Unpacking the Barr Letter re Mueller ~ Rosenzweig // Lawfare – Brookings Institution

 Prosecutorial discretion! 

Paul Rosenzweig carefully analyzes the ambiguities in Attorney General Barr’s letter on the still secret Mueller report which reportedly concluded that the Trump campaign did not conspire with the Russian government to steal data and interfere in the 2016 presidential election.

The second aspect is that despite conflicting evidence Mueller decided not to charge Trump with obstruction of justice.  The key factors are likely difficulties of proof of intent (liars lying), and adherence to Justice Department policy not to charge if there is another remedy – here impeachment by the U.S. House of Representatives. – gwc

Source: OTHERWISE: Unpacking the Barr Letter re Mueller ~ Rosenzweig // Lawfare – Brookings Institution

55 years after first SCOTUS appearance, lawyer is back for second redistricting case

Source: 55 years after first SCOTUS appearance, lawyer is back for second redistricting case

Another good thing about legal academia.  No mandatory retirement age. – gwc

Bondurant’s current age is 82, and he says he has no plans to retire or to quit his work to improve democracy through the courts.

“I’d rather spend my time doing that than playing golf, in part because I play golf so badly that the opportunity not to play is itself a positive,” Bondurant told NPR. “But this is really important stuff, and it’s very fundamental.”

 

Discriminatory Driver’s License Suspension Schemes – American Constitution Society

Danielle Conley of Wilmer Hale and former associate Ariel Levinson have authored an issue brief on Discriminatory License Suspension Schemes.  It is an important access to justice and right to counsel issue.

Source: OTHERWISE: Discriminatory Driver’s License Suspension Schemes – American Constitution Society

New Jersey Supreme Court Rejects Mandatory Malpractice Insurance, embraces disclosure of coverage

The New Jersey Supreme Court has issued a Notice to the Bar.  It has rejected in part, accepted in part, and deferred in part the recommendations of its Ad Hoc Committee on Attorney Malpractice Insurance.  It concurred with the November 2017 report recommendation that malpractice insurance not be mandated for all private practitioners.  The Court retains its Rule 1:21-1A that all limited liability firms must carry insurance in the minimum amount of $100,000 (multiplied by the number of attorneys in the firm). The Court concurred with its Committee that lawyers be required to publicly register evidence of the coverage they carry.  The Administrative Office of the Courts is directed to develop procedures to implement the principle.  And the Court announced that it will revisit at an unspecified date whether attorneys who lack coverage should be required to disclose that fact. – gwc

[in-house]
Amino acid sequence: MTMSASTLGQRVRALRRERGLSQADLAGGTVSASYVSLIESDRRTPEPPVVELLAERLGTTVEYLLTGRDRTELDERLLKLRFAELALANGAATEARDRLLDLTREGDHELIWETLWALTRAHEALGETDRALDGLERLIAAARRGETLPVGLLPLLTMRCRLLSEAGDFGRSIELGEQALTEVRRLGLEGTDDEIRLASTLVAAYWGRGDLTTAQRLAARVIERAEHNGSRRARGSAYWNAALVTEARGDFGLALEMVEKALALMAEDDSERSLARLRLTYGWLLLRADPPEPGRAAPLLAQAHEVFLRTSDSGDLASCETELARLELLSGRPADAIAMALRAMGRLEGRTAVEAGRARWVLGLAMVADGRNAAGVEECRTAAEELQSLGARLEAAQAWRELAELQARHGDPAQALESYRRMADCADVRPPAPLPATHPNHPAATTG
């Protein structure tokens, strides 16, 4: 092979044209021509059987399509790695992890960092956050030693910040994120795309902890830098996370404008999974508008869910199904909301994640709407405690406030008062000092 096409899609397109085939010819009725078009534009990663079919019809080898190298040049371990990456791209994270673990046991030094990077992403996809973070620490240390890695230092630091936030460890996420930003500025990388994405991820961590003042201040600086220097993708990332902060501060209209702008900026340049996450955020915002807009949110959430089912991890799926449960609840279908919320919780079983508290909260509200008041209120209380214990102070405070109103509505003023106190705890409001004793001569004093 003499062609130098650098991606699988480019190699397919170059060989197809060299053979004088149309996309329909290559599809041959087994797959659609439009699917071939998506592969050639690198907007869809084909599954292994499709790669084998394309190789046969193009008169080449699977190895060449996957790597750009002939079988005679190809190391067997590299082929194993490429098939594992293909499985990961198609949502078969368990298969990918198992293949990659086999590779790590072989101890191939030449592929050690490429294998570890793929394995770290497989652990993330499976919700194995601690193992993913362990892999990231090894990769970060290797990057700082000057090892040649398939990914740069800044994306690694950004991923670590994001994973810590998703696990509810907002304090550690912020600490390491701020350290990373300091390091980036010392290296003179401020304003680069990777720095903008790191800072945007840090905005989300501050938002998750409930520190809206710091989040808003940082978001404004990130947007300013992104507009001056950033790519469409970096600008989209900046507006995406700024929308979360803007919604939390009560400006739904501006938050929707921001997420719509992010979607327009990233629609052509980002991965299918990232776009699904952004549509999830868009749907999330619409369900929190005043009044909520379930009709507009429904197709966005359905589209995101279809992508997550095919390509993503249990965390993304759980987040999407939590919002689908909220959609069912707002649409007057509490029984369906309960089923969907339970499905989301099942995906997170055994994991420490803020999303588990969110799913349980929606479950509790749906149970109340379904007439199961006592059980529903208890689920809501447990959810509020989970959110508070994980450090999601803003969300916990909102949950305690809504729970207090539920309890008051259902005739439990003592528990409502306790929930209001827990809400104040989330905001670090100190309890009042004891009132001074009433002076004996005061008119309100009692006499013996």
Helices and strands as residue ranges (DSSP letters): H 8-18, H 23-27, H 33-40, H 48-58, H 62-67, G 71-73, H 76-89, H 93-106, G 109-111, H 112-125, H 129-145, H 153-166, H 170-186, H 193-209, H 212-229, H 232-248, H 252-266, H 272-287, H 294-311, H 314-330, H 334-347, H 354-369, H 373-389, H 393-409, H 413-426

Source: OTHERWISE: New Jersey Supreme Court Rejects Mandatory Malpractice Insurance, embraces disclosure of coverage

 

OTHERWISE: Harvard Law Prof Defends Decision to Represent Weinstein

Source: OTHERWISE: Harvard Law Prof Defends Decision to Represent Weinstein

Ronald Sullivan, a former Public Defender and the Director of Harvard Law’s criminal justice program, is one of the most prominent criminal defense lawyers in the country.  An African American long associated with criminal justice reform, he has drawn disapproval from some for signing on to the defense team of Harvey Weinstein, the Hollywood mogul now under indictment for sexual assault.

After students criticized him, including the editors of the student-edited daily Harvard Crimson fifty two Harvard Law Professors rose to his defense in an open letter.
Sullivan has now defended himself in a long interview published today in the New York magazine.

– GWC

From Riehlmann to Thompson

I have just heard the Podcast from the New Yorker Radio Hour called John Thompson v. American Justice. The Podcast connects the story from Riehlmann (Chapter 6) to Connick v. Thompson (Chapter 7).  This includes interviews with Riehlmann and District Attorney Connick, as well as long interviews with John Thompson. I highly recommend for you and your students too.  It runs about an hour, but is incredibly provocative and on point for the themes in both chapters.